Many news stories on “surprise” billing blame physicians, because the bill is sent from the doctor’s office or billing company. But the insurance industry is the real culprit, in concert with insurance regulators who have not acted to require network adequacy.

In 2015, the National Association of Insurance Commissioners unanimously rejected a physician-led initiative to require that insurance plans be reviewed for hospital-based physician network adequacy. The opposition of insurance regulators to that proposal was designed not to protect patients but the business interests of the industry they regulate. As a result, insurers increasingly capitalize on consumers’ desire for low-cost health insurance plans and fail to disclose potentially harmful flaws within their plans, including the impact of inadequate provider networks.

Patients should not be financially responsible when an insurance plan cannot provide in-network physician services at in-network hospitals or other facilities. Instead, the insurance plan should foot that bill. Policymakers must consider providing beneficiaries with an ample number of physicians who can span the continuum of care, including within the hospital setting. That should be a fundamental business responsibility for health insurers.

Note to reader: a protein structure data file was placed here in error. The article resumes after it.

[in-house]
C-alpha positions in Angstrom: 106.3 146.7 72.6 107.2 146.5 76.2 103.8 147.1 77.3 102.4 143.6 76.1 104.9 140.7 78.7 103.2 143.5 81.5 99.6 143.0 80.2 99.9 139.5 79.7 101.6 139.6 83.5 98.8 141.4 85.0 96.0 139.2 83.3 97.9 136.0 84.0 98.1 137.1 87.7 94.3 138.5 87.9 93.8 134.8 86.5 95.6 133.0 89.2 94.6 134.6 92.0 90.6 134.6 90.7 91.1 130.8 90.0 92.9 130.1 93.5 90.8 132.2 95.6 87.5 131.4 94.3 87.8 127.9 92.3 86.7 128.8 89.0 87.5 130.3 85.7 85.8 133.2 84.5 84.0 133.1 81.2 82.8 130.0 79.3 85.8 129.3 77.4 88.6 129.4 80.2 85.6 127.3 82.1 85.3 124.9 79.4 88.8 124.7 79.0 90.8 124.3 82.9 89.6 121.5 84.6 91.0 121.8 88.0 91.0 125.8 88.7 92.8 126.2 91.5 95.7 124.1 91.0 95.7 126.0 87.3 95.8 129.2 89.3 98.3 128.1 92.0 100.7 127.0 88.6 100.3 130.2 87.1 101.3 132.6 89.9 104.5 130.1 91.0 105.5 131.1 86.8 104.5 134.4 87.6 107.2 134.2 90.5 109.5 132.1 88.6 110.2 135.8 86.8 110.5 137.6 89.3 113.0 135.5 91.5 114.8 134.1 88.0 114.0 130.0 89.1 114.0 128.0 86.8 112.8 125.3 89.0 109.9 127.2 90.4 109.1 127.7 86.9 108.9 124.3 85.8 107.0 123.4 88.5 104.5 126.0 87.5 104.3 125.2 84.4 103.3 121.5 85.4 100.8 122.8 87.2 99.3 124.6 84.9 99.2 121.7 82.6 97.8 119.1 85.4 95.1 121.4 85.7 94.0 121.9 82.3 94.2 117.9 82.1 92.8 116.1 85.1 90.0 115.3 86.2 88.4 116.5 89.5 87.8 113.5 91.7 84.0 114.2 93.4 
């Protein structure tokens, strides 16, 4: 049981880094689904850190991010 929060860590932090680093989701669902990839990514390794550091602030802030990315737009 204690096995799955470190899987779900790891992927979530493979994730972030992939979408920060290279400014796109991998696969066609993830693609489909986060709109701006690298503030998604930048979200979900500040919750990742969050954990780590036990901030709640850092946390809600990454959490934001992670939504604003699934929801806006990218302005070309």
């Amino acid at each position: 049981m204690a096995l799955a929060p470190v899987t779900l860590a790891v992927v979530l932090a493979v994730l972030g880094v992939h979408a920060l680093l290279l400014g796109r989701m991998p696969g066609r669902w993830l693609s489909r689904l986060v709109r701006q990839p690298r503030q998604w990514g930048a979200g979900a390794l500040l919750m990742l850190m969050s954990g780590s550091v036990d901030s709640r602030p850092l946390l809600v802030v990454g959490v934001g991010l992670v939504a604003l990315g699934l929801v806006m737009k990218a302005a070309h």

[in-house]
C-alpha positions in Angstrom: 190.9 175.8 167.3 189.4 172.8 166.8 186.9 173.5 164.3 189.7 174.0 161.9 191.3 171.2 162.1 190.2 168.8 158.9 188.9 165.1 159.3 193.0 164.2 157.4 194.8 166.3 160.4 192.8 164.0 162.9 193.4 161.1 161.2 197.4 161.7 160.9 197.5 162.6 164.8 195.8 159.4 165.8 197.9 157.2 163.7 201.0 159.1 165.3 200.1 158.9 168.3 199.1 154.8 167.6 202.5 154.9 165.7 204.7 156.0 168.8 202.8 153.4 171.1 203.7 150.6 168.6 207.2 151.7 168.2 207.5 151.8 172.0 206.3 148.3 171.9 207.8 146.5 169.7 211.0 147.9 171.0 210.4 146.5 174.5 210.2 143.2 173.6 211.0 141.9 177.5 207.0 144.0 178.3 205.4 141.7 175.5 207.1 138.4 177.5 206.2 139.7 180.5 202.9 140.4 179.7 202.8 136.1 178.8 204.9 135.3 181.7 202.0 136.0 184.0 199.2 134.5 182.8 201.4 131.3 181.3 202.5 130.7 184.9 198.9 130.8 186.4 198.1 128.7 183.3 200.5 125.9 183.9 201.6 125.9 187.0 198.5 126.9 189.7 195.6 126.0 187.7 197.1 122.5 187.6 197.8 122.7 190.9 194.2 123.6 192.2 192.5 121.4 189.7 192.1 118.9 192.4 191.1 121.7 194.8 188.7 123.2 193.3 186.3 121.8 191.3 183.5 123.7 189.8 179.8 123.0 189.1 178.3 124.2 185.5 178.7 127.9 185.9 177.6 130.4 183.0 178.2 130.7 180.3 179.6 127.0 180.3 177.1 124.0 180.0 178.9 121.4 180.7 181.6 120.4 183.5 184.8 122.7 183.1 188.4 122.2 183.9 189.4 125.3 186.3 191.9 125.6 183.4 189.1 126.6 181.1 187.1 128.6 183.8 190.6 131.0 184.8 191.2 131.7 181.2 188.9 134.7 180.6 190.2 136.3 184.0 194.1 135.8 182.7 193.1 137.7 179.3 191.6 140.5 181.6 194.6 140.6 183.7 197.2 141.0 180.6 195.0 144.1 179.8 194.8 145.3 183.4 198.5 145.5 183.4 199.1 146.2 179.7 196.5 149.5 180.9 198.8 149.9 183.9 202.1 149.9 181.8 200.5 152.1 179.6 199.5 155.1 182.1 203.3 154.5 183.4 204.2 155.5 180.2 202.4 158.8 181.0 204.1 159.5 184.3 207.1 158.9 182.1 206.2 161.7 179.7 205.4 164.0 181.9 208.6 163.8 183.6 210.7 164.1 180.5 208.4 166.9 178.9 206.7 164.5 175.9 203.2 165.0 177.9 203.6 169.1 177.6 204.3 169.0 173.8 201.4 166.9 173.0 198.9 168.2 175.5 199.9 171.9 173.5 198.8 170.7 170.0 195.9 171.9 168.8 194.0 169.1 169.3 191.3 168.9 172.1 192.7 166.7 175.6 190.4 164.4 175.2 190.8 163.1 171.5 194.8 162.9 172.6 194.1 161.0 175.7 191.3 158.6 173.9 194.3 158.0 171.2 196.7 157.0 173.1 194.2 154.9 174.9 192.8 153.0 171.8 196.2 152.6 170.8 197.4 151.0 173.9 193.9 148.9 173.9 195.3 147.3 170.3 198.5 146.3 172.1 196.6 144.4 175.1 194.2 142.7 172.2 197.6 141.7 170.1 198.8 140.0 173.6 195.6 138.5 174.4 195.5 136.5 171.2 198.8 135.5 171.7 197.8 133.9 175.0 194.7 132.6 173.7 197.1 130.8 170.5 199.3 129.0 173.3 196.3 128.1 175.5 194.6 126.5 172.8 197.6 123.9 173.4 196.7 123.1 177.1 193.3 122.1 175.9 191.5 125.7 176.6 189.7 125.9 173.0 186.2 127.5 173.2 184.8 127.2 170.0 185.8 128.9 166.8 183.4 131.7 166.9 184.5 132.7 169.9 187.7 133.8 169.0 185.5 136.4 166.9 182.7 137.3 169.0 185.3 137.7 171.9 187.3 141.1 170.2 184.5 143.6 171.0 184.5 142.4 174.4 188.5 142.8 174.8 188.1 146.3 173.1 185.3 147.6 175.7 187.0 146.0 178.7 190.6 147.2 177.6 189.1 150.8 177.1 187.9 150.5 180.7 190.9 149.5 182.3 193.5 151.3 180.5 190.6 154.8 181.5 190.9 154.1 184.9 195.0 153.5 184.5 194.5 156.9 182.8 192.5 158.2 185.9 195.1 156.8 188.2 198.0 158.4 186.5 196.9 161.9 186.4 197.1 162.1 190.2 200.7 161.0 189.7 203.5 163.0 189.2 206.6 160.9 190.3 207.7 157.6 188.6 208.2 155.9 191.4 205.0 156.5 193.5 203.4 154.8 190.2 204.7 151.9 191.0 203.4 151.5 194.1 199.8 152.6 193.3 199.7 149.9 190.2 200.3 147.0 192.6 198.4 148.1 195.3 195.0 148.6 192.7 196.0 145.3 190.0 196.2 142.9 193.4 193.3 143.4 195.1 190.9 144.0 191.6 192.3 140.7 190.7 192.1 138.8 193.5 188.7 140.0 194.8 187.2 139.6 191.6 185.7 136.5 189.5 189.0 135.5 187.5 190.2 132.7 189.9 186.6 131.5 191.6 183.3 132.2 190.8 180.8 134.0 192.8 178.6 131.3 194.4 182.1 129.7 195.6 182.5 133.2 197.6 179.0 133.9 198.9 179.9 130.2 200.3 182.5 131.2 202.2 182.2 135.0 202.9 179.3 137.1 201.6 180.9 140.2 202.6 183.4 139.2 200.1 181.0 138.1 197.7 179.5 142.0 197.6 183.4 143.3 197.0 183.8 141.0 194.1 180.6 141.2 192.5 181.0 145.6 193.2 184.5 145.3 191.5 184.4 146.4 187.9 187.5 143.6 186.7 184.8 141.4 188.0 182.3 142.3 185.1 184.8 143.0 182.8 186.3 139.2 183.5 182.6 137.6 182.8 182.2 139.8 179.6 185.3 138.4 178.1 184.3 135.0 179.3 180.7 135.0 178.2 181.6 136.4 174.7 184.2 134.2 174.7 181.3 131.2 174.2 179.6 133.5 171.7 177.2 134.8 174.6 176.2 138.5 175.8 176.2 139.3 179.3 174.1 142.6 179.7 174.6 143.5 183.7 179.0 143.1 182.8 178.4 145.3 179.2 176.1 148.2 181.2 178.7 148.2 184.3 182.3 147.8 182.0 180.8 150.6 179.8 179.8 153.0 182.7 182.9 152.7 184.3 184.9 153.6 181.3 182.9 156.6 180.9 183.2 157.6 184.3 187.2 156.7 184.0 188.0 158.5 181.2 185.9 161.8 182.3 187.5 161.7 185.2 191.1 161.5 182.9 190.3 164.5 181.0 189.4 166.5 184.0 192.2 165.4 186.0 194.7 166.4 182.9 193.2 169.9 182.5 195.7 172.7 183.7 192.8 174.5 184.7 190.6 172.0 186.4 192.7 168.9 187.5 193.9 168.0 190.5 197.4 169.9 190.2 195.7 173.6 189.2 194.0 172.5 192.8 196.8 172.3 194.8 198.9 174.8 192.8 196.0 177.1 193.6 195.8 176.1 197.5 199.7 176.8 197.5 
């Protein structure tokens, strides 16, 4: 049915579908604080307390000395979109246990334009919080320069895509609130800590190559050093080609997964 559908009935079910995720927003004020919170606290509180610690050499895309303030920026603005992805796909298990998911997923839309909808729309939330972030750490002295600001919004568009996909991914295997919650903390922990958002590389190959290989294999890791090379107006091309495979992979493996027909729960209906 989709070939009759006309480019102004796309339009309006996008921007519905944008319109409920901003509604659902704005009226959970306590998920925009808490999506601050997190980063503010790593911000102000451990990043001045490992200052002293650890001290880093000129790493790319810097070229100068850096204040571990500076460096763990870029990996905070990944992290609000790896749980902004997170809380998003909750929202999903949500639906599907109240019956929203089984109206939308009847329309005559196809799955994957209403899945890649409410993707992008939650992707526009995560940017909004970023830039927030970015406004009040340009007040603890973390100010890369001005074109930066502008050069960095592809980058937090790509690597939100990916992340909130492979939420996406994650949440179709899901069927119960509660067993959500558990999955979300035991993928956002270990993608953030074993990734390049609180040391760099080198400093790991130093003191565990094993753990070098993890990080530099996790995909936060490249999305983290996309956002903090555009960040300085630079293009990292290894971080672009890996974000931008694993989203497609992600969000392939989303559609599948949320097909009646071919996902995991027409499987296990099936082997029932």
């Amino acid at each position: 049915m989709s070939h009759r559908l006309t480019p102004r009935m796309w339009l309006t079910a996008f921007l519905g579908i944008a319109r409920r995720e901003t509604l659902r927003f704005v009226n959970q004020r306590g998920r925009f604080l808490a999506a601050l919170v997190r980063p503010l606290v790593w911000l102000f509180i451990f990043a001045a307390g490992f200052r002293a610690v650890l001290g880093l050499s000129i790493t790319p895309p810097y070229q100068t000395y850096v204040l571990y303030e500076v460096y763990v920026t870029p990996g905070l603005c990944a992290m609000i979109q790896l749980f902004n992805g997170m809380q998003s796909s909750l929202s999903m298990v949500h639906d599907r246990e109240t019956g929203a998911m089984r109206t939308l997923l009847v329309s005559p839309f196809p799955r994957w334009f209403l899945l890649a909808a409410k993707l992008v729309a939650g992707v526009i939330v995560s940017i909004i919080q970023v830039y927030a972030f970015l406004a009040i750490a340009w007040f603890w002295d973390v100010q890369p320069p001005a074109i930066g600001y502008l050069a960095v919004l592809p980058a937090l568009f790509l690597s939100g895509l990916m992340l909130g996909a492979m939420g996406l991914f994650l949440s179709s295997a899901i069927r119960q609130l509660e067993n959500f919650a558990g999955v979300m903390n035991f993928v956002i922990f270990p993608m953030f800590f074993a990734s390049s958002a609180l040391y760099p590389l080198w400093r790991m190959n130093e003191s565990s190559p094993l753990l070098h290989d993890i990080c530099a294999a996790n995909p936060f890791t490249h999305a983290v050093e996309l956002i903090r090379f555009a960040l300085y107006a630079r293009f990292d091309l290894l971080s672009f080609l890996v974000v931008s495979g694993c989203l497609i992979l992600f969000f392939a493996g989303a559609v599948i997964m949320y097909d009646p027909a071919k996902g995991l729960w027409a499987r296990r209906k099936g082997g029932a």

If they can’t meet that basic criteria, then the plans are really not in the business of health insurance, and everyone should know it.

R. Bruce Williams, M.D., is president of the College of American Pathologists. Geraldine B. McGinty, M.D., is chair of the American College of Radiology’s Board of Chancellors.

  • This problem is multi faceted, and insurance regulators are just one tool to help fix this problem. However, the providers are just as much to blame. I have noticed that these out of network providers insert themselves into these situations where they know darn well that patients wont know or have a choice. It is “surprise” billing because patients have no way of determining these bills ahead of time and in many cases have no choice. The system seems purposely cloudy until a bill is sent to the patient; that is all on the providers.

  • What a joke of an article from the two specialties whose members purposely stay out of network so they can bill exorbitant rates. Here’s a better idea–hospitals can refuse to let members of both your specialties have privileges there unless they contract with all the same insurance companies the hospital does.

    But that would ruin the billing scheme your specialties have been running for years (along with the classic “Modifier 26” for automated labs by pathologists) to grab as much money as you can, wouldn’t it?

  • This is yet another example of the insurance industry rationing care, and they will win yet again when they no longer have to negotiate fairly with physicians and hospitals as states pass laws outlawing out of network billing while patients and press demonize those who provide the care.

    • Exactly. Contrary to the authors’ assertion, physicians are to blame when entire subspecialties refuse to contract with insurers. Simply requiring network adequacy without providing an incentive for physicians and other non-contracted providers to contract at affordable rates is simply a recipe for increased costs.